Four months after Cyclone Idai hit last March 15, ravaging Beira in Mozambique, work is underway to restore the health system of one of the country’s largest cities, moving beyond immediate emergency management.
Doctors with Africa CUAMM has launched a new project supported by the European Union, through EU Civil Protection and Humanitarian Aid – ECHO, which contributed €400,000 (27.2 million MZN) aiming to provide emergency ambulance transport to the people of Beira, with a special focus on pregnant women and children under five living in Beira’s poorest areas, the hardest hit by the cyclone.
“People affected by Cyclone Idai in Mozambique continue to need support on their way to recovery,” according to Christos Stylianides, the European Commissioner for Humanitarian Aid and Crisis Management. “Our collaboration with Doctors with Africa CUAMM in Mozambique will help get prompt access to primary medical care in the most damaged areas. We are on the front lines to support humanitarian aid and save the lives of those who have been struck by disasters.”
Giovanni Putoto, Doctors with Africa CUAMM’s programming manager says, “The aim is to reach 6,800 people with the project, but the entire population may benefit from the project, involving making 5 ambulances operational to connect all fifteen health centers in Beira with the area hospital. We also plan to train midwives and nurses who work in the peripheral health units in the most populous neighborhoods farthest from the Beira Central Hospital.”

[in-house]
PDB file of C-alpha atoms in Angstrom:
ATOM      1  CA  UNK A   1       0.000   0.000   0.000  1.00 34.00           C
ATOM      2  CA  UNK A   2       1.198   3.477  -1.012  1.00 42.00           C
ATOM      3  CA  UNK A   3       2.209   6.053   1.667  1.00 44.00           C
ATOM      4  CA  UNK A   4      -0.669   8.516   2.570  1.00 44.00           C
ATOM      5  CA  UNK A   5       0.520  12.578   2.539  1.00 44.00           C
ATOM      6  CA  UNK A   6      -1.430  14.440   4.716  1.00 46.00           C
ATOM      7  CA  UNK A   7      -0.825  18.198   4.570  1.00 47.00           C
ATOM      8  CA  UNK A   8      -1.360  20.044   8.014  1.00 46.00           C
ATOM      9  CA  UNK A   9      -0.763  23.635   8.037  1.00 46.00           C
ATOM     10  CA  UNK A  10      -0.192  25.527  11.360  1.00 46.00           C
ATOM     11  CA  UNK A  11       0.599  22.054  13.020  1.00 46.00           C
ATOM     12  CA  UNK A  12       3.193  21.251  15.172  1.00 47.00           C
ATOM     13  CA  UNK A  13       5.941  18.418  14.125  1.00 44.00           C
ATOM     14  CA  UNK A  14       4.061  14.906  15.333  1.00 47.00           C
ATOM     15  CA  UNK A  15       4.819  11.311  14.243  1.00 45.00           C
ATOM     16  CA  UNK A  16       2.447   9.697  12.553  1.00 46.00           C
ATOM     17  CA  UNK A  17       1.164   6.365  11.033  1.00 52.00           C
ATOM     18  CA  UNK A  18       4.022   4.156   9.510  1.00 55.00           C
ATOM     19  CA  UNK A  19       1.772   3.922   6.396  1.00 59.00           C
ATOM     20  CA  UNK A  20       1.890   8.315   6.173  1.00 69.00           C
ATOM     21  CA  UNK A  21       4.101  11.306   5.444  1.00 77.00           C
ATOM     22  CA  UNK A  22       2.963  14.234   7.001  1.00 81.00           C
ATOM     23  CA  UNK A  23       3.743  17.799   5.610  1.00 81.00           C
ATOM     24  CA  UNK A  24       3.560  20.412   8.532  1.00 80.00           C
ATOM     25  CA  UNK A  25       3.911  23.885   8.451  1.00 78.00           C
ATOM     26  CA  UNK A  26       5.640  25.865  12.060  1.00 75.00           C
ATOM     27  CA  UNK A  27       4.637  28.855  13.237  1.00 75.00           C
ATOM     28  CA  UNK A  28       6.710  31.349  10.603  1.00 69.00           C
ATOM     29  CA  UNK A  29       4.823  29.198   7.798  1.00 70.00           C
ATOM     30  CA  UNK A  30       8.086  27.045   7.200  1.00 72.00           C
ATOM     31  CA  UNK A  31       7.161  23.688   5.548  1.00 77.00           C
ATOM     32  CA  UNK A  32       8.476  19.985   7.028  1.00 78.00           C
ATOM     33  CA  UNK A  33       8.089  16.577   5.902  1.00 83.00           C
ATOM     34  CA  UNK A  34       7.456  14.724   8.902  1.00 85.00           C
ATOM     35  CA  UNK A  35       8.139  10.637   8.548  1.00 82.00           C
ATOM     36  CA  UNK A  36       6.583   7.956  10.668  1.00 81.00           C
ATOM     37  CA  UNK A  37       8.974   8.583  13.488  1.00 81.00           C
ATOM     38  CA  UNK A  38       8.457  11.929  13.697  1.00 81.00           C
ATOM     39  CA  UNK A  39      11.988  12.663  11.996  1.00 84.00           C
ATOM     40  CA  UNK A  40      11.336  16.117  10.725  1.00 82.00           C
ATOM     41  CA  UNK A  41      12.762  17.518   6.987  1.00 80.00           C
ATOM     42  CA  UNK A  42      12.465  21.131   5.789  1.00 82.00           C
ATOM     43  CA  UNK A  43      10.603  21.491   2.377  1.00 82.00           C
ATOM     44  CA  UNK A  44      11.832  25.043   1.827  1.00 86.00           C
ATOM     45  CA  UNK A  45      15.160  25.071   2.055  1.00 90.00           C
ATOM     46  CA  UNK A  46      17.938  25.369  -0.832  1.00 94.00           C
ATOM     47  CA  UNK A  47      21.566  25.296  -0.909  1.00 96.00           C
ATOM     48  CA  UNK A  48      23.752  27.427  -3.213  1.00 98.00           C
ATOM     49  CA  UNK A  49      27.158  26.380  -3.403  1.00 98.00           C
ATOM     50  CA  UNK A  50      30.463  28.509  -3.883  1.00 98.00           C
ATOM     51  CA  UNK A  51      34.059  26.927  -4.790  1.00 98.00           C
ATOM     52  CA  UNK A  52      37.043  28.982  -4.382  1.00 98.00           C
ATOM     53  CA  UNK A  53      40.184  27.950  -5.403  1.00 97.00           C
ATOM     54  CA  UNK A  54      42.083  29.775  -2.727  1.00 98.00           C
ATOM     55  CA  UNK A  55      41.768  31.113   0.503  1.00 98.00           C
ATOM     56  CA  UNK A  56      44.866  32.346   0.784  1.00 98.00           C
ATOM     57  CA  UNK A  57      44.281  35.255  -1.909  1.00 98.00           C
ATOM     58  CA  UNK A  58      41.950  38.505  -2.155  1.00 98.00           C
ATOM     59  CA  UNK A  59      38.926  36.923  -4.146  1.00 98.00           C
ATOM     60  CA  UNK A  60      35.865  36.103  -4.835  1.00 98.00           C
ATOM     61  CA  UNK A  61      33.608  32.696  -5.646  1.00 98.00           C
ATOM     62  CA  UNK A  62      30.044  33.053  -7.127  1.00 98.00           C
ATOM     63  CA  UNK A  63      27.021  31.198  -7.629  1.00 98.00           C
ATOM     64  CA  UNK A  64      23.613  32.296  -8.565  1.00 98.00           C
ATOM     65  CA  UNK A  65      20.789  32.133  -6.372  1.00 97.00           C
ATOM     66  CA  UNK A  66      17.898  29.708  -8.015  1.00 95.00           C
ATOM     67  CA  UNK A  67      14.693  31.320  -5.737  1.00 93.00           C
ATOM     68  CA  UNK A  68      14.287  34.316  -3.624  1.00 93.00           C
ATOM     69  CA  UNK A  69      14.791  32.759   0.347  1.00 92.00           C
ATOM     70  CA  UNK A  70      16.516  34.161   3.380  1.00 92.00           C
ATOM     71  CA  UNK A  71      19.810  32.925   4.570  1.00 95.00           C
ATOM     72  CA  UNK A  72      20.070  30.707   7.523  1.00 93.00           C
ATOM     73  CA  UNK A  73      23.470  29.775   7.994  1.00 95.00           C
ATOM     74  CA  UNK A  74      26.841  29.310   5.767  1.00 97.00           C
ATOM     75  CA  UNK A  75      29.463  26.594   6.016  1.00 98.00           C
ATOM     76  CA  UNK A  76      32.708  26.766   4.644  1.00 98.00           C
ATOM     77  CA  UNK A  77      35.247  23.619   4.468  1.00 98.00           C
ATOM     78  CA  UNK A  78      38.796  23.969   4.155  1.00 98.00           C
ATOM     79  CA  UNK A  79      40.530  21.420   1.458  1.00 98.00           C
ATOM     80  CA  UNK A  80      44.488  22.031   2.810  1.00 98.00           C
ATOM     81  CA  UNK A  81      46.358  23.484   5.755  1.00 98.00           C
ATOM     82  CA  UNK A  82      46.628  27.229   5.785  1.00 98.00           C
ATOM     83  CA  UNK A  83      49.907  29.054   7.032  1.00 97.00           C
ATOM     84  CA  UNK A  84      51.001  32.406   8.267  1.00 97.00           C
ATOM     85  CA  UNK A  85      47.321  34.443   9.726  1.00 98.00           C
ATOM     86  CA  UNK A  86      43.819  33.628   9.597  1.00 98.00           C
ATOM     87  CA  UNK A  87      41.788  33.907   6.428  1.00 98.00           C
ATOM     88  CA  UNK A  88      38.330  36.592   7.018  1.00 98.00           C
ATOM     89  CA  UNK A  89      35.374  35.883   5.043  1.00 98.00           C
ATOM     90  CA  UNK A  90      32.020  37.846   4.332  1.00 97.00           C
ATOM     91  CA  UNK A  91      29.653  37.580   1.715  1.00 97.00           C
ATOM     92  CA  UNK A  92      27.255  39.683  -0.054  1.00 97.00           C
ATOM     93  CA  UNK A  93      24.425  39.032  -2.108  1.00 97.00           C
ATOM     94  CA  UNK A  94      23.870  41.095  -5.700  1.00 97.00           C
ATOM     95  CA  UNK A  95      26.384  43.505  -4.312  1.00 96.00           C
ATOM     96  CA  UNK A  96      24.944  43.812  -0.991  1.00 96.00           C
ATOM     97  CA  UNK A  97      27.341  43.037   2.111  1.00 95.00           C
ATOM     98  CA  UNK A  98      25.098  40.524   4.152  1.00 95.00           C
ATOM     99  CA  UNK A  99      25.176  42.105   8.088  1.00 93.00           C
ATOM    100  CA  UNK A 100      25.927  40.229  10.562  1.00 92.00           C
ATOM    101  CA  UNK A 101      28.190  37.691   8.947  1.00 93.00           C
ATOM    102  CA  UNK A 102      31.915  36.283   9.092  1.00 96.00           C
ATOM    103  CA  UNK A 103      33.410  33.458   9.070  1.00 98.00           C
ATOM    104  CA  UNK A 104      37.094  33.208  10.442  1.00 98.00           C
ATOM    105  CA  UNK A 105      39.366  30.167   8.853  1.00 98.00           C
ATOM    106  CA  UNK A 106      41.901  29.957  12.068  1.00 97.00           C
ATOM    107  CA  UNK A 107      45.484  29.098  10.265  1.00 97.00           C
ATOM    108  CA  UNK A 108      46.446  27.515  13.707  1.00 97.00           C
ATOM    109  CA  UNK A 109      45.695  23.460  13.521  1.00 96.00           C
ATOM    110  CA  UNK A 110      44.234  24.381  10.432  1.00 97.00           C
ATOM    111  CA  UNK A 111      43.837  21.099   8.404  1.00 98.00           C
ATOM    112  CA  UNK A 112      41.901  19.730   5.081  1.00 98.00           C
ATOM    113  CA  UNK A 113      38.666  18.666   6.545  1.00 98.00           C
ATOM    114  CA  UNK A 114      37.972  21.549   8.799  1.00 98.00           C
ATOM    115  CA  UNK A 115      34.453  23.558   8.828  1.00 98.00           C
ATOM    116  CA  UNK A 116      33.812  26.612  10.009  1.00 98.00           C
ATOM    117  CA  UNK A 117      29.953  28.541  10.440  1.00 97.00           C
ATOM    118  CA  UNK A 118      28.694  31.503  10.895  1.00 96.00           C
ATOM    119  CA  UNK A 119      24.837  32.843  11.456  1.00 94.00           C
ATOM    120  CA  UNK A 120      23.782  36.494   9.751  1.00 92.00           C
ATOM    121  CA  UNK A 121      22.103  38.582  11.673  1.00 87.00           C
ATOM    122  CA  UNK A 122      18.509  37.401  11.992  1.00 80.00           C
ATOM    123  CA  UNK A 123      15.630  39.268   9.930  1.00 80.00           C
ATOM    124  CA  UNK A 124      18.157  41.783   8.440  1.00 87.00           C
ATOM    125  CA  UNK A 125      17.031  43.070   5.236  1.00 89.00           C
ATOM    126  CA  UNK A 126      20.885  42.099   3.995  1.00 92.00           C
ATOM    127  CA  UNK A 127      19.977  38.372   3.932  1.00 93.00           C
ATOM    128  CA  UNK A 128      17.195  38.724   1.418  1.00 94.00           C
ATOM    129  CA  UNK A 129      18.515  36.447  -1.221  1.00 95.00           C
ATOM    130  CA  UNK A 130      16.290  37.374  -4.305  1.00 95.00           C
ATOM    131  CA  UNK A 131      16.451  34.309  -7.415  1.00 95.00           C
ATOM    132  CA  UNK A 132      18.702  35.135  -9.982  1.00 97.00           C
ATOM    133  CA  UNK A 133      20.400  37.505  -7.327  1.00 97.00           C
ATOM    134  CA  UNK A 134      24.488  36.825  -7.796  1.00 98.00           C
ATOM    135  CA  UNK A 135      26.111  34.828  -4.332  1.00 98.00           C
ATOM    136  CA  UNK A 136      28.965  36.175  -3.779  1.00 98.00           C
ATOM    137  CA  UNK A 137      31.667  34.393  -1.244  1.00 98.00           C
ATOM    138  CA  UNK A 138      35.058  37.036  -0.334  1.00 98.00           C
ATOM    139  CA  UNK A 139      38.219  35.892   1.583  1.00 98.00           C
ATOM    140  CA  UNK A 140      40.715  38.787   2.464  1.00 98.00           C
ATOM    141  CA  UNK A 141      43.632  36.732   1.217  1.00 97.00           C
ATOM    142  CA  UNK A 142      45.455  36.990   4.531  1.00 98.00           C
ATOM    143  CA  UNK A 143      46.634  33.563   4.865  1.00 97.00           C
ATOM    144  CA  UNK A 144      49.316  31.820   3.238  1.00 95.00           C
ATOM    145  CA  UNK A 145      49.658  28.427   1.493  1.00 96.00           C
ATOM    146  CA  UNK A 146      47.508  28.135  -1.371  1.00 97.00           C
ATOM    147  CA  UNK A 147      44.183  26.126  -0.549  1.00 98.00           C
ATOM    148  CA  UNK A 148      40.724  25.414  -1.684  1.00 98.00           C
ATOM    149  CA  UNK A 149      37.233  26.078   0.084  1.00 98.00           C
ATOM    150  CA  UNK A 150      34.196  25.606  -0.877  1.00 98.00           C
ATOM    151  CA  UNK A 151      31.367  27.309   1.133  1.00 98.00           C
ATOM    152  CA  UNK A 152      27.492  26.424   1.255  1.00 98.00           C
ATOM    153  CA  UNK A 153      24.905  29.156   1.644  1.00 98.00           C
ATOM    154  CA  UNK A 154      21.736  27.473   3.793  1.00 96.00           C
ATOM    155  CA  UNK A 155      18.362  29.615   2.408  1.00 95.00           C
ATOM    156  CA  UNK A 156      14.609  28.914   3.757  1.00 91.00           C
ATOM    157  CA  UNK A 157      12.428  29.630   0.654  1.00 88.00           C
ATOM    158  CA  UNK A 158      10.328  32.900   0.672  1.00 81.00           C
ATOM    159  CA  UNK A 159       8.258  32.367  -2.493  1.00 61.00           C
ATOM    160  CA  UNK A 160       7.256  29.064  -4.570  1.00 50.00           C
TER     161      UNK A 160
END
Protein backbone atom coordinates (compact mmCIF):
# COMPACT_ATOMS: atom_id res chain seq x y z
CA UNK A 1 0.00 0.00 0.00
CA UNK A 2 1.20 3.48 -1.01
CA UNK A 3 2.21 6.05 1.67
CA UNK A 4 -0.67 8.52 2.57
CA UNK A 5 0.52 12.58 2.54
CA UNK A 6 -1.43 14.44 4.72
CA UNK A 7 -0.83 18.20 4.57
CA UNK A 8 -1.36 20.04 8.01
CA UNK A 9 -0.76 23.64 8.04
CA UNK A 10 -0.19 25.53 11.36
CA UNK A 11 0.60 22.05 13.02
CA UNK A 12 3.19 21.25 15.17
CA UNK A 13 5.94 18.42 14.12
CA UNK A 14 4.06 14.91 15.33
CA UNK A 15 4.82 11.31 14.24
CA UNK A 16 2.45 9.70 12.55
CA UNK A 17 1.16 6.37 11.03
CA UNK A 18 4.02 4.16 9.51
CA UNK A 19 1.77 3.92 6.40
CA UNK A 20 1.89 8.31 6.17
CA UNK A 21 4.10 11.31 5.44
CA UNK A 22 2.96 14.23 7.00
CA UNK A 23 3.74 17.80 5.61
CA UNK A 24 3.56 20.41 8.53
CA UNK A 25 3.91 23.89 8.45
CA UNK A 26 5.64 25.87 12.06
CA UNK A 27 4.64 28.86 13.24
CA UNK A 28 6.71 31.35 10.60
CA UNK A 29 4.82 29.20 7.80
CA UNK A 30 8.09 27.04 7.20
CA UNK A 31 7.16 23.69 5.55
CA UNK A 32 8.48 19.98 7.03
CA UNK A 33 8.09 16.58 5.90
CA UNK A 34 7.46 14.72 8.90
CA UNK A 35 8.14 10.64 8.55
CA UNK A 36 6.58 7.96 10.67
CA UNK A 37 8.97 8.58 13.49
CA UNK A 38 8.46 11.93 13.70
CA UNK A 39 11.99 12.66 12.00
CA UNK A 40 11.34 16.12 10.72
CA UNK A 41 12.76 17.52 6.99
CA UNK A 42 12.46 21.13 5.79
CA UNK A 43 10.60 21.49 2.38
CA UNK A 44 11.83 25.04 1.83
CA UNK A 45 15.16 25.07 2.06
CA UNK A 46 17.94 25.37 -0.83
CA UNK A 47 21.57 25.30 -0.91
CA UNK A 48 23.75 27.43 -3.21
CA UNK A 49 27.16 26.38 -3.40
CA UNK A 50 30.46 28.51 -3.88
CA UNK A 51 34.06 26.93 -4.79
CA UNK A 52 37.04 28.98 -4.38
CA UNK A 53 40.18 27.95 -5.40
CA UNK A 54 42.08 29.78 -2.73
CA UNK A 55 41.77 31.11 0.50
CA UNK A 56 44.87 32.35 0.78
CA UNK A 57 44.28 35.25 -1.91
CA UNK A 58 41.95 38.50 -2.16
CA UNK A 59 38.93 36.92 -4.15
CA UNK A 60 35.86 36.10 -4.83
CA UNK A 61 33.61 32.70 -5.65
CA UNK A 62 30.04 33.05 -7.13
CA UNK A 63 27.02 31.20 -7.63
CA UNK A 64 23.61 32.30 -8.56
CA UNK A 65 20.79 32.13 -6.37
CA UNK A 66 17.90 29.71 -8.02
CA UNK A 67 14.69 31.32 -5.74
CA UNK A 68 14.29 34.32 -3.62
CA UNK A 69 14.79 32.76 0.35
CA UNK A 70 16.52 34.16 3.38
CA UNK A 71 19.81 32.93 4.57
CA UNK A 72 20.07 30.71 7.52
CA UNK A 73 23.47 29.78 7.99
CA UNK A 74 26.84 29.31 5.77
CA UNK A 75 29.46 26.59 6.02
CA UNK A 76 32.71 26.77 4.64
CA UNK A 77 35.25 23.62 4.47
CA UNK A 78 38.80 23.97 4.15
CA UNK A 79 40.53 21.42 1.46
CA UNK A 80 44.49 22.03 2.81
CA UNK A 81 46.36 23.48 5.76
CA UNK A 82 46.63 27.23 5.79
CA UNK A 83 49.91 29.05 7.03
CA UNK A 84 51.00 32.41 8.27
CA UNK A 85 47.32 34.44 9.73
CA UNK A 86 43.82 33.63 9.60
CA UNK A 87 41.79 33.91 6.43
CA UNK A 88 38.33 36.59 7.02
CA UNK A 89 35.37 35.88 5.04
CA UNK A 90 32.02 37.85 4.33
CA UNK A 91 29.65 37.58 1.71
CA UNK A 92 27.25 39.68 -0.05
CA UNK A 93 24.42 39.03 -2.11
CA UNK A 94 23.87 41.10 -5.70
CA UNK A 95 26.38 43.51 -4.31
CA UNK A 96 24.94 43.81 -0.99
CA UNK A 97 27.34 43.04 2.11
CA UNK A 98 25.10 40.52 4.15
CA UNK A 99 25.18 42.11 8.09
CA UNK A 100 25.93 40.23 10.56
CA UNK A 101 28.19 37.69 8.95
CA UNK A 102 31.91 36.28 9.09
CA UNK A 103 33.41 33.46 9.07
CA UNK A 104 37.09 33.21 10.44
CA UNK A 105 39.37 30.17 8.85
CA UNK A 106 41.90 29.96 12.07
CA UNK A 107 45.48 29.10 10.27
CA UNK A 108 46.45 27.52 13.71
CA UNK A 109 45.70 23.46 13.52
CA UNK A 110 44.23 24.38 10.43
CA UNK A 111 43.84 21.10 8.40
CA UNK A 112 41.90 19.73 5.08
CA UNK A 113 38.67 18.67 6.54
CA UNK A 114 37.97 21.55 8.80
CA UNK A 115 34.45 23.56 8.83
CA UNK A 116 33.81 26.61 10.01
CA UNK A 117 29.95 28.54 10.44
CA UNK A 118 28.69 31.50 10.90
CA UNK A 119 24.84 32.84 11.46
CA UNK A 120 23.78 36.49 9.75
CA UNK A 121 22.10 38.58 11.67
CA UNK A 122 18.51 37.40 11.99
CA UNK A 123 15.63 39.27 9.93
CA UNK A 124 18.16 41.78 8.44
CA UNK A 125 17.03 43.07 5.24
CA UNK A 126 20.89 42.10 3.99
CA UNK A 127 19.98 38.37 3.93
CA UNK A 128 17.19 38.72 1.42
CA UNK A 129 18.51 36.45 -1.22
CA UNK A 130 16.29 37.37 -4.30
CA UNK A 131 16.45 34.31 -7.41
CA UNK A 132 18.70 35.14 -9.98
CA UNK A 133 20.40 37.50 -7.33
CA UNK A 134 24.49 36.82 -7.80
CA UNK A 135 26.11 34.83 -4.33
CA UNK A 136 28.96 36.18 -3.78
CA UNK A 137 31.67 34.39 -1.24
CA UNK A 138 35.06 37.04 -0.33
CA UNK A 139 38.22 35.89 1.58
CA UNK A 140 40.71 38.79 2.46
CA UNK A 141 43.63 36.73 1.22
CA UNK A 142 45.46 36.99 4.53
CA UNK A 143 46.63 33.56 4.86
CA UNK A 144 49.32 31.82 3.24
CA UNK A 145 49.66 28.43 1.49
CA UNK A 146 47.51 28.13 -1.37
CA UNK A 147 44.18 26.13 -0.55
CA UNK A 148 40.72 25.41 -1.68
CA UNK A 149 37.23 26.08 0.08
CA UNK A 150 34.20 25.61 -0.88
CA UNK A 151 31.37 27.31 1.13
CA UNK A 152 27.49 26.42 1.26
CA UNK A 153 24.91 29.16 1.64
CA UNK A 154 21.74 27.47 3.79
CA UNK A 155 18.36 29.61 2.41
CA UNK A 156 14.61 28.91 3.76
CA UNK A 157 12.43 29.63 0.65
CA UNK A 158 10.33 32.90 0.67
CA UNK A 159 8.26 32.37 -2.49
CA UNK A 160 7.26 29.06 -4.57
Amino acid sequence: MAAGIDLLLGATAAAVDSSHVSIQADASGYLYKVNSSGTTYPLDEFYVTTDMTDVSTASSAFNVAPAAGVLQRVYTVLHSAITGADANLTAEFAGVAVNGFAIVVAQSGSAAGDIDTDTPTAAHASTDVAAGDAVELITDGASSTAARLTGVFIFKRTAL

In the days after the Cyclone struck, these nurses and midwives worked 48-hour shifts to keep on providing health care to the local population, which was isolated for days, in the rain, and in need, as Doctors with Africa CUAMM’s volunteers saw.
Cyclone Idai caused more than 600 confirmed deaths, and 1,600 people were injured in Mozambique alone, though it also affected Zimbabwe and Malawi. In March, hundreds of thousands of people had to flee from their homes and go live in camps in non-flooded areas of Beira and other districts (Dondo, Nhamatanda, and Buzi). The houses of the poorest parts of the population, built of easily destroyed mud bricks and sheet metal and straw roofs, and even more solid structures, had their roofs ripped off, such as the Central Hospital of Beira and the Catholic University of Beira, where Doctors Africa CUAMM has been active for years. After the emergency, there is an urgent need to rebuild and return facilities and services to operation.
This document covers humanitarian aid activities implemented with the financial assistance of the European Union. The views expressed herein should not be taken, in any way, to reflect the official opinion of the European Union, and the European Commission is not responsible for any use that may be made of the information it contains.